I’m reading a lot of lists of the best NBA-related things from the first decade of the 2000s. ESPN has their list. The Painted Area has a team of the 2000s. NBA.com is counting down the best plays, the best games, the best playoff series, the best dressed wives that have been hit on by Karl Malone in a giant cowboy hat. It’s been a fantastic decade!
I’ve been making a lot of lists of my own, going back to 1980 and looking at the best players by year, in increments of 3 years and 5 years, so I have the tools to check out one little 10 year period. I did some basic research into a decade’s worth of regular season and playoff stats. I used my classic PER + Win Share per 82 Games for the regular season rankings. I did the same for the playoffs but added extra points for making the finals (+1 win or lose), making multiple finals (+2), winning finals MVP (+2), and winning multiple finals MVPs (+3). Rationale? Winning the finals is the point, and being the MVP is (usually) a decent indication that a player is lifting most of the load for his team.
Quick recap of the decade. Laker, Lakers, Lakers (Shaq crushes all opposition when healthy), Spurs (Duncan has his finest playoffs), Pistons (Kobe and Shaq disintegrate before our eyes), Spurs (Horry saves another series), Heat (Wade has best PER for a Finals series), Spurs (LeBron can’t make a jumper. Tony Parker can), Celtics (Ubuntu!), Lakers (Kobe Bryant graduates to Finals MVP).
Now when I look at that and let my mind drift back here’s what I see:
But really that’s not the right call for the whole decade. Check out the numbers:
Look at them a little closer than that. Yeah. It’s like that. Groundhog Day. Tim Duncan. The Big Fundamental. I figured it would be Tim before I started looking, but I thought the production drop off might have been too big. I figured I’d be building an argument around decision-making and defense (I will too), but he doesn’t really need it. I mean Kobe keeps getting slower, losing range on his jumper, elevating a little lower, and becoming a better basketball player. He’s incredible. But he’s never been that efficient. And of course there’s Shaq, who completely owned the first 3 playoffs of the decade, put up one of the best seasons ever in 2000, made the finals 5 times, and won 4 titles with 3 Finals MVPs. But O’Neal really did suffer a pretty drastic drop off in production in the second half of the decade, mostly due to health.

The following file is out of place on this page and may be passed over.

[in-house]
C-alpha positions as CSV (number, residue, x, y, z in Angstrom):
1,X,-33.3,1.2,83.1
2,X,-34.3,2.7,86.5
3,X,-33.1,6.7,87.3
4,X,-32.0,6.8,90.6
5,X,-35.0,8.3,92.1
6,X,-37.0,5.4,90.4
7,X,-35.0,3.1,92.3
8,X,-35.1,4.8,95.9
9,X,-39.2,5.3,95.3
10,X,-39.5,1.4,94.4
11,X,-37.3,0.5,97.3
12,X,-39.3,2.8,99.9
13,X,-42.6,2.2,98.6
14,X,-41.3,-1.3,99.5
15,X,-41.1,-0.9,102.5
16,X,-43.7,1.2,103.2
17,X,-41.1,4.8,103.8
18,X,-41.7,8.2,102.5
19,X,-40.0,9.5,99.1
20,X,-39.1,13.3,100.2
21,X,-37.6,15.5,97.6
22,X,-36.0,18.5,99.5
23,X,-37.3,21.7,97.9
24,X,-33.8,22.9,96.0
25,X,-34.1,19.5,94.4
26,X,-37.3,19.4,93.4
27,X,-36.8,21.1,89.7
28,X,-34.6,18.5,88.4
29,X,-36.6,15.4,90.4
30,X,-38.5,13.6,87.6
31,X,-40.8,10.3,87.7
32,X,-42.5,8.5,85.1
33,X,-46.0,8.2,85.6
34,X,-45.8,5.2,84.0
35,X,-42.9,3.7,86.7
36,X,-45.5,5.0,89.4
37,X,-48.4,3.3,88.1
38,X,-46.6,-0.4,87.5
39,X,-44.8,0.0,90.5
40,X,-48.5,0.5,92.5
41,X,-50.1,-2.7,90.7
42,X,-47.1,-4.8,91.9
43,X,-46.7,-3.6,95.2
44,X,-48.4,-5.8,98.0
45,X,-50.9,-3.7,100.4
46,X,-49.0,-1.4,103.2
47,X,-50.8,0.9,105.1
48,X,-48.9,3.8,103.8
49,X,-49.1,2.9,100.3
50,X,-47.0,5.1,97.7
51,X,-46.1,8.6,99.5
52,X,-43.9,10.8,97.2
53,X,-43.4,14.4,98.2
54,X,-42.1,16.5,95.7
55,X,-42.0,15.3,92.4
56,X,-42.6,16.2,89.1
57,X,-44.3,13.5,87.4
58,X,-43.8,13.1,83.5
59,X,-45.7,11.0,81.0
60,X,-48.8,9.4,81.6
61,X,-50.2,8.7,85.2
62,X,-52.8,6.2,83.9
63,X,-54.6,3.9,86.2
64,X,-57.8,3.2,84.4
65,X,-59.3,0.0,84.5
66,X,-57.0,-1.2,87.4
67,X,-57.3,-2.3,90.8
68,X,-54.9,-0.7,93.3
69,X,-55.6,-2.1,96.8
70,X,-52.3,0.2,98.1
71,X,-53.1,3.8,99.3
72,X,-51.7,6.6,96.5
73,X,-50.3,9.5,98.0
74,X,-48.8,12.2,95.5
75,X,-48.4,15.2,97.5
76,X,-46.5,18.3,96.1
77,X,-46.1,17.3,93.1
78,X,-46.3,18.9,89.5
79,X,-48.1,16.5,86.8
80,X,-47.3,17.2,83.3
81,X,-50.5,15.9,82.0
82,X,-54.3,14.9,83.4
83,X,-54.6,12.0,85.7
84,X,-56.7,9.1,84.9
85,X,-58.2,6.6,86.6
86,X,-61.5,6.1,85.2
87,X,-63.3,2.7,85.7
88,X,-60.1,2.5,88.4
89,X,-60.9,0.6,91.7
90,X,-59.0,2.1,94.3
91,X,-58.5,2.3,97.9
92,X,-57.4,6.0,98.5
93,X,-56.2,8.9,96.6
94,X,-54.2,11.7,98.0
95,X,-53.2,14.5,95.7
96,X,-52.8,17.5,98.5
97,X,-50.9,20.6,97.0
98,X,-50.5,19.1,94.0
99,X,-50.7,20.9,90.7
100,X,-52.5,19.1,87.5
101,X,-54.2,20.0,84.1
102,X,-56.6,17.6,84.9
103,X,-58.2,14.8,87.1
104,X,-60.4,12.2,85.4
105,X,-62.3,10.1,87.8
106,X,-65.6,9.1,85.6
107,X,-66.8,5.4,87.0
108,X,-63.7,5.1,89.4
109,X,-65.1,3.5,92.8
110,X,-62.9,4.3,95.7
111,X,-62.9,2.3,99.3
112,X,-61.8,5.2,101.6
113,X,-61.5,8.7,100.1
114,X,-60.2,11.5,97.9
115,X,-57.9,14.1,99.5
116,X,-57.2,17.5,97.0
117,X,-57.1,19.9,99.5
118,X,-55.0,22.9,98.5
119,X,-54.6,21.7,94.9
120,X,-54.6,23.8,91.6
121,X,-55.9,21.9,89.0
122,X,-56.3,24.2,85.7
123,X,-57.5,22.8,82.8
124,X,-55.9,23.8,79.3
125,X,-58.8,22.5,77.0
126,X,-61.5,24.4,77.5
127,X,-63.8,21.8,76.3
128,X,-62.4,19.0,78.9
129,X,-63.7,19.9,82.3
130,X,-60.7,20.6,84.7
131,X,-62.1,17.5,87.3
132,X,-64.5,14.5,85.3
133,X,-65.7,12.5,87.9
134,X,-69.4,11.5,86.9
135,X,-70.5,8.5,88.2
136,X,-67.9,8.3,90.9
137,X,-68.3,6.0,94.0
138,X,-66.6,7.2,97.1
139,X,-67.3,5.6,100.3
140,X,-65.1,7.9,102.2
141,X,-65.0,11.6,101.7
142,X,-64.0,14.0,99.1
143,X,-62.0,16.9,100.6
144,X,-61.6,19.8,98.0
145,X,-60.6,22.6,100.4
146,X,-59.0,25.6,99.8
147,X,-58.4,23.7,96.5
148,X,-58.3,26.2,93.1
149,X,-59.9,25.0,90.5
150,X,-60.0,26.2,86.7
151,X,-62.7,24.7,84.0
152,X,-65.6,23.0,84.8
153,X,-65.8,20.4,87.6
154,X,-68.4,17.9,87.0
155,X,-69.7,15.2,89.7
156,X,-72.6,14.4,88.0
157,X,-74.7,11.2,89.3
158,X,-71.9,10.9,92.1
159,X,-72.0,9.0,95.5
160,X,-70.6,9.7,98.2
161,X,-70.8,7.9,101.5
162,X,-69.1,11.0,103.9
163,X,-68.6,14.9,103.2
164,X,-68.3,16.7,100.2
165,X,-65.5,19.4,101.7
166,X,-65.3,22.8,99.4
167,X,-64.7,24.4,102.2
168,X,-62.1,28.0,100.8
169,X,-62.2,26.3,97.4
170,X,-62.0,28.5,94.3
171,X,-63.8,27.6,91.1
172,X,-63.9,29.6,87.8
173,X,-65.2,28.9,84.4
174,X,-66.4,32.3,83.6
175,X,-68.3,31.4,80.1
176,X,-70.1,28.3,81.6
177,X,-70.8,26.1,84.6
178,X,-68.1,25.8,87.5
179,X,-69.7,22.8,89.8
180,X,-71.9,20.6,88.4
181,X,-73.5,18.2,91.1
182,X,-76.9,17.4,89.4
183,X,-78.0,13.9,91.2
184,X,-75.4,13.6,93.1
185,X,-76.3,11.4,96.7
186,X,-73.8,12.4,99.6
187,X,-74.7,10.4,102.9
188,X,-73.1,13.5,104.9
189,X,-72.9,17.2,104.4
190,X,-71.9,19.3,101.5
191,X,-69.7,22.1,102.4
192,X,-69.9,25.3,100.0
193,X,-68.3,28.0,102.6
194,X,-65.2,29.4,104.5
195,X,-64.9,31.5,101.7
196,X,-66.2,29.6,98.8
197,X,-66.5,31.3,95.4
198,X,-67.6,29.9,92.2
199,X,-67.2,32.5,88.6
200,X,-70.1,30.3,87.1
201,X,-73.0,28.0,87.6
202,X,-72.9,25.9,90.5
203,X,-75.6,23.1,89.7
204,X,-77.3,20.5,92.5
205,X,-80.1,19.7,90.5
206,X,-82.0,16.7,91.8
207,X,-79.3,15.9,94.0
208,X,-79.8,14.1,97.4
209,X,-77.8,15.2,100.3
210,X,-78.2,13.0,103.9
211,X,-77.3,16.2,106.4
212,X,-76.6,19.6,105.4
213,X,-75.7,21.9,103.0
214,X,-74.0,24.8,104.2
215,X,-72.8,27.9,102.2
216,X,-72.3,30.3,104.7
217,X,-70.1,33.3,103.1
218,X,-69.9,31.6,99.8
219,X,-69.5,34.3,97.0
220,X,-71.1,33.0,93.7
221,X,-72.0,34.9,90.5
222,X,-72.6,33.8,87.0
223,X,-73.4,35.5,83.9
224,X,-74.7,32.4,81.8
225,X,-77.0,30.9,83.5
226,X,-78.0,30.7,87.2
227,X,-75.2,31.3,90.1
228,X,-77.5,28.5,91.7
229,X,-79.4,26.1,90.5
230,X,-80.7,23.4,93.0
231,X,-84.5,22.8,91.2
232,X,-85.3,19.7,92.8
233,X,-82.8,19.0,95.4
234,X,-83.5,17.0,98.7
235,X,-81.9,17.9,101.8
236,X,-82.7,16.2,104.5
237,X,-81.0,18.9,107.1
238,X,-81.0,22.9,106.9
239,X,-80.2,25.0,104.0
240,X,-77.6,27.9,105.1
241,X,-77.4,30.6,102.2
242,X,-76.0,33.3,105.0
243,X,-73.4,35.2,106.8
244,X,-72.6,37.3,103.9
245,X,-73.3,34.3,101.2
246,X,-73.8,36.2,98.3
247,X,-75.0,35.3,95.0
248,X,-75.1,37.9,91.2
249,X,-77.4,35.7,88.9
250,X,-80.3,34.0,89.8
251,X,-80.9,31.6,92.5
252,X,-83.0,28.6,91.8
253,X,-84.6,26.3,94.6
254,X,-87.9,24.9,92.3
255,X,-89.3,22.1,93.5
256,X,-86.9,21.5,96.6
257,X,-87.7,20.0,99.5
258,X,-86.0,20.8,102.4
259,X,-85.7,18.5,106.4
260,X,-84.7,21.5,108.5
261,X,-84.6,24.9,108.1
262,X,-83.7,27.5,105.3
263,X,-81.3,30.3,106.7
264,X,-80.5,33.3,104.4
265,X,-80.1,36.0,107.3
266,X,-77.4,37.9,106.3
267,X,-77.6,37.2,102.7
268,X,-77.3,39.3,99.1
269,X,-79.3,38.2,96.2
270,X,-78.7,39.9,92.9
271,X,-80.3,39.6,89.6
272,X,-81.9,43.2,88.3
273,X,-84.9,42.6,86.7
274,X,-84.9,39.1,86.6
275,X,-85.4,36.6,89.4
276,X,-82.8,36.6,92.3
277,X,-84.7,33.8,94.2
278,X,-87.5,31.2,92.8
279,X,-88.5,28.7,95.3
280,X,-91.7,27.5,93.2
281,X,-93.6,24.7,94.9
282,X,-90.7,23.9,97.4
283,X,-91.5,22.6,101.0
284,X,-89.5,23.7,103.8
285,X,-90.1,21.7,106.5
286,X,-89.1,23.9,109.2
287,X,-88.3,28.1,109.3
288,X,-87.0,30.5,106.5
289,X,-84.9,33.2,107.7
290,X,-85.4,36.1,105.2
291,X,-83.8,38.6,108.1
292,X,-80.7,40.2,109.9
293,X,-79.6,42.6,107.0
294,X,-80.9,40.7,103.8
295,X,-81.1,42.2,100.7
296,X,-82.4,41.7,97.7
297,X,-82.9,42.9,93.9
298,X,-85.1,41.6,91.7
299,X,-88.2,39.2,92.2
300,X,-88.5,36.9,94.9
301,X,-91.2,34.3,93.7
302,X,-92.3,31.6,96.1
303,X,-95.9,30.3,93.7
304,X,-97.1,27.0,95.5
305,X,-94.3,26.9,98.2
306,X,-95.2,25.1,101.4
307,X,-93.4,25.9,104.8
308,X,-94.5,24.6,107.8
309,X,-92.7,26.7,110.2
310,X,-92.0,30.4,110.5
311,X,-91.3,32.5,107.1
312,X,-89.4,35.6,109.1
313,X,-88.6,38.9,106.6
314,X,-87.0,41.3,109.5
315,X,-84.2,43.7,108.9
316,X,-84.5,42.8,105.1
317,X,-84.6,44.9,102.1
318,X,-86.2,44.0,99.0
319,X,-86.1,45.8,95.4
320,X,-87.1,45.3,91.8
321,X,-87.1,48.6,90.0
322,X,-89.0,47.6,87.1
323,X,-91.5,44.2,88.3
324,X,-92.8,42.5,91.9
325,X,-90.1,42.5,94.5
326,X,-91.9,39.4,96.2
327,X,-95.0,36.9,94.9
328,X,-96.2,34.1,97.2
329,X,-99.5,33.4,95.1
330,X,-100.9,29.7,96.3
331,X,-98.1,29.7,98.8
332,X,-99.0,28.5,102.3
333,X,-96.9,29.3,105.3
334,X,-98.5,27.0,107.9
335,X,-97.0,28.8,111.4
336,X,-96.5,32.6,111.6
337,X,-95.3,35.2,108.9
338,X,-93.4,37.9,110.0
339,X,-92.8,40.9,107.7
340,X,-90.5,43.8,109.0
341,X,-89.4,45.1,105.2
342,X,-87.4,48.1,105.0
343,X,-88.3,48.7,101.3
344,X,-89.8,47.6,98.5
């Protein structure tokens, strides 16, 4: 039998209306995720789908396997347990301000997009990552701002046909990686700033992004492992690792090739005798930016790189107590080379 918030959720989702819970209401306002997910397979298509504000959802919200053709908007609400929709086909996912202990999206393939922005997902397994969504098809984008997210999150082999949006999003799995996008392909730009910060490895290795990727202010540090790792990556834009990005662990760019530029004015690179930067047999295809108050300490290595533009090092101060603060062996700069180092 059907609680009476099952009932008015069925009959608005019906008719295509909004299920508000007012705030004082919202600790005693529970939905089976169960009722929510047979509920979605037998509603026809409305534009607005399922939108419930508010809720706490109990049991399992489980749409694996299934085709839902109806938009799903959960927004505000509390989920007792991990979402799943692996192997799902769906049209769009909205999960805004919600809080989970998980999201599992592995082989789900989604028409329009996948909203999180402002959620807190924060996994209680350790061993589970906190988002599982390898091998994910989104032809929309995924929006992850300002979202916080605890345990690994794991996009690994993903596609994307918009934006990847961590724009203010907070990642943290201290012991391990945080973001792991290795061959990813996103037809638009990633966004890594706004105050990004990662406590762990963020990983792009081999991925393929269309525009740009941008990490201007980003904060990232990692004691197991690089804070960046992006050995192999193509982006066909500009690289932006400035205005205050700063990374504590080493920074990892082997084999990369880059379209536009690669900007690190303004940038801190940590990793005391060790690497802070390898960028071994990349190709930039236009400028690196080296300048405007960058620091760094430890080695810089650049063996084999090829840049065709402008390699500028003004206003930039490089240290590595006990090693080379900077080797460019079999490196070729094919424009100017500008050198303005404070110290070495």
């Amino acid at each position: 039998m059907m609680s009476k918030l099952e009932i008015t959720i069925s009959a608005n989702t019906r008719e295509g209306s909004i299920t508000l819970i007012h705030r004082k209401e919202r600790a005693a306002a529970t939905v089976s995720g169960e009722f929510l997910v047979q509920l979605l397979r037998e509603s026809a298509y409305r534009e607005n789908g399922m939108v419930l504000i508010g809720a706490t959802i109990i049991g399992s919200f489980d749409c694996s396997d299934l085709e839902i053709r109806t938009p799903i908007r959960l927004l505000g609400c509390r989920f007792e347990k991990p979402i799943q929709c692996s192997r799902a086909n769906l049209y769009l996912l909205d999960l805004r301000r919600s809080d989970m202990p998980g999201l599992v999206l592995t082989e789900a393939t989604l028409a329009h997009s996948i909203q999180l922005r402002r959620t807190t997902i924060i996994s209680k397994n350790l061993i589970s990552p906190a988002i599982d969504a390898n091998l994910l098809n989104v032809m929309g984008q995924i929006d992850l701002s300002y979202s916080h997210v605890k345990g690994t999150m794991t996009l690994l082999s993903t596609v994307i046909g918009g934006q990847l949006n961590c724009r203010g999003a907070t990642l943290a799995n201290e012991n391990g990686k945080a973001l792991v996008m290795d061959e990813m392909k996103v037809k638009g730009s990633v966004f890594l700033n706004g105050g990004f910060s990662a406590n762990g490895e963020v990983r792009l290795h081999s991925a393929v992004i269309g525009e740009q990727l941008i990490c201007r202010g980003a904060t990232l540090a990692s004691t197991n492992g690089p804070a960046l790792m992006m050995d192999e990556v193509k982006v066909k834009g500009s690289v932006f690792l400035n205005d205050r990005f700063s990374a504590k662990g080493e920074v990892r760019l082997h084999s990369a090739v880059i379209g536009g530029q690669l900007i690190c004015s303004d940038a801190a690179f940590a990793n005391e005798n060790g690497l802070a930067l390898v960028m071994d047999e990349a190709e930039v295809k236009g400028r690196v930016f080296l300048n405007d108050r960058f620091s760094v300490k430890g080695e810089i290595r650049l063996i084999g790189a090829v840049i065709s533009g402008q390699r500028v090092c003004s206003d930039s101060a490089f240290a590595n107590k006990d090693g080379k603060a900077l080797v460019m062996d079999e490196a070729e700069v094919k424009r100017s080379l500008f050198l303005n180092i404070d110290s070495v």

Then of course there’s the new breed. King Bron and Chris Paul have the best regular season averages, but of course they haven’t had any time for their skills to deteriorate yet and haven’t been around that long. Chris Paul hasn’t even played half the decade. LeBron has, and he made an NBA Finals as the best player on his team along with several incredible playoff series. But Timmy’s got 4 seasons on him and beat him head to head in a Finals. Garnett might have an even better argument than LeBron. His regular season stats are impeccable, and he brought the defensive intensity and accountability to Beantown with him. Title time!Tim Duncan’s got the stats. He’s top five in the regular season and number two in the playoffs (#1 with his multiple MVP extra points). He’s legit on pure production and accomplishments, but just in case that’s not good enough, he’s also the best defender of the decade (pure opinion), possibly the best leader of the decade, and one of the top 2 or 3 decision-makers of the decade. Tim Duncan has that Larry Bird-esque understanding of when to pass to whom and when to look for his own offense. He’s got great range and versatility in his game but is disciplined enough to fight for position on the block and get the Spurs the tough post points they needed without demanding touches or getting in the way of his creative perimeter teammates.
Longevity. Consistency. Leadership. Sacrifice. Playoff dominance. That’s what makes a decade’s best player. In the words of Matt and Trey, “TIIIMMMMYY!”